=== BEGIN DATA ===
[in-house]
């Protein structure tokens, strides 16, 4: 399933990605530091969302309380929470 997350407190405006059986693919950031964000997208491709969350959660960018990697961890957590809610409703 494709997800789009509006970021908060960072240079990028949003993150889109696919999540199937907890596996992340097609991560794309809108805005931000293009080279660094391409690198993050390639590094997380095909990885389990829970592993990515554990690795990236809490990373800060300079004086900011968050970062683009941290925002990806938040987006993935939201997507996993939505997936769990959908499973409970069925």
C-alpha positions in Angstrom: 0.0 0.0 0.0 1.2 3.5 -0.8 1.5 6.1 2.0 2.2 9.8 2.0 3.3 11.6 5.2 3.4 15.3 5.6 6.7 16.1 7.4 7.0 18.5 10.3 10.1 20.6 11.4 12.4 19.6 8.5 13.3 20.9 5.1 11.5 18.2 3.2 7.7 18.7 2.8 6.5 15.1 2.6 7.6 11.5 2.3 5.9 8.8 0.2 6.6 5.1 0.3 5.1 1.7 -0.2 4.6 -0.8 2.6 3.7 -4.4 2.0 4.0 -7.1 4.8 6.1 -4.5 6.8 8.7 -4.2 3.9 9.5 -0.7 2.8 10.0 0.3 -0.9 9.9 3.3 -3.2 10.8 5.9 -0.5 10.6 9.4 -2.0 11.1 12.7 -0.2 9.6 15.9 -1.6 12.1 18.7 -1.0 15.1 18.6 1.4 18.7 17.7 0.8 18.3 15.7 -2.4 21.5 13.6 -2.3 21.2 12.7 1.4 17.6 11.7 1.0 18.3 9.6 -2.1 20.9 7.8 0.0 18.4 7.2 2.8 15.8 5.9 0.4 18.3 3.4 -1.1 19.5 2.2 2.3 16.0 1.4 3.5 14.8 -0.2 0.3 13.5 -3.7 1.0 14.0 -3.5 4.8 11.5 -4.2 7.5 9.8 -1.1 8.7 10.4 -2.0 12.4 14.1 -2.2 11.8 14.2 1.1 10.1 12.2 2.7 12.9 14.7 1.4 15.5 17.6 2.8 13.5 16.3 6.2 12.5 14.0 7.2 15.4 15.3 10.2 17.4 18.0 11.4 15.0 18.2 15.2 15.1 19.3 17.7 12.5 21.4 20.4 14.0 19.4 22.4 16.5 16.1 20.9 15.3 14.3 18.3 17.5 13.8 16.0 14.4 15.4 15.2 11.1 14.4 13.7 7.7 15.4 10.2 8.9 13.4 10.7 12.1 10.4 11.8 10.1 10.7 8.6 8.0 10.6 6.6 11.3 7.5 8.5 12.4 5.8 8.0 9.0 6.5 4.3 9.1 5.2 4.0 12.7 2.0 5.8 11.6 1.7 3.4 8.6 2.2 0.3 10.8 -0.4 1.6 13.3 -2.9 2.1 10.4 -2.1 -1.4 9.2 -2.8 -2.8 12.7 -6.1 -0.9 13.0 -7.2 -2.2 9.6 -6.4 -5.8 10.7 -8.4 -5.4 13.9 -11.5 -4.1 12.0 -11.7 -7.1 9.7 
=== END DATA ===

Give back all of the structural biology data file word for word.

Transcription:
[in-house]
């Protein structure tokens, strides 16, 4: 399933990605530091969302309380929470 997350407190405006059986693919950031964000997208491709969350959660960018990697961890957590809610409703 494709997800789009509006970021908060960072240079990028949003993150889109696919999540199937907890596996992340097609991560794309809108805005931000293009080279660094391409690198993050390639590094997380095909990885389990829970592993990515554990690795990236809490990373800060300079004086900011968050970062683009941290925002990806938040987006993935939201997507996993939505997936769990959908499973409970069925």
C-alpha positions in Angstrom: 0.0 0.0 0.0 1.2 3.5 -0.8 1.5 6.1 2.0 2.2 9.8 2.0 3.3 11.6 5.2 3.4 15.3 5.6 6.7 16.1 7.4 7.0 18.5 10.3 10.1 20.6 11.4 12.4 19.6 8.5 13.3 20.9 5.1 11.5 18.2 3.2 7.7 18.7 2.8 6.5 15.1 2.6 7.6 11.5 2.3 5.9 8.8 0.2 6.6 5.1 0.3 5.1 1.7 -0.2 4.6 -0.8 2.6 3.7 -4.4 2.0 4.0 -7.1 4.8 6.1 -4.5 6.8 8.7 -4.2 3.9 9.5 -0.7 2.8 10.0 0.3 -0.9 9.9 3.3 -3.2 10.8 5.9 -0.5 10.6 9.4 -2.0 11.1 12.7 -0.2 9.6 15.9 -1.6 12.1 18.7 -1.0 15.1 18.6 1.4 18.7 17.7 0.8 18.3 15.7 -2.4 21.5 13.6 -2.3 21.2 12.7 1.4 17.6 11.7 1.0 18.3 9.6 -2.1 20.9 7.8 0.0 18.4 7.2 2.8 15.8 5.9 0.4 18.3 3.4 -1.1 19.5 2.2 2.3 16.0 1.4 3.5 14.8 -0.2 0.3 13.5 -3.7 1.0 14.0 -3.5 4.8 11.5 -4.2 7.5 9.8 -1.1 8.7 10.4 -2.0 12.4 14.1 -2.2 11.8 14.2 1.1 10.1 12.2 2.7 12.9 14.7 1.4 15.5 17.6 2.8 13.5 16.3 6.2 12.5 14.0 7.2 15.4 15.3 10.2 17.4 18.0 11.4 15.0 18.2 15.2 15.1 19.3 17.7 12.5 21.4 20.4 14.0 19.4 22.4 16.5 16.1 20.9 15.3 14.3 18.3 17.5 13.8 16.0 14.4 15.4 15.2 11.1 14.4 13.7 7.7 15.4 10.2 8.9 13.4 10.7 12.1 10.4 11.8 10.1 10.7 8.6 8.0 10.6 6.6 11.3 7.5 8.5 12.4 5.8 8.0 9.0 6.5 4.3 9.1 5.2 4.0 12.7 2.0 5.8 11.6 1.7 3.4 8.6 2.2 0.3 10.8 -0.4 1.6 13.3 -2.9 2.1 10.4 -2.1 -1.4 9.2 -2.8 -2.8 12.7 -6.1 -0.9 13.0 -7.2 -2.2 9.6 -6.4 -5.8 10.7 -8.4 -5.4 13.9 -11.5 -4.1 12.0 -11.7 -7.1 9.7 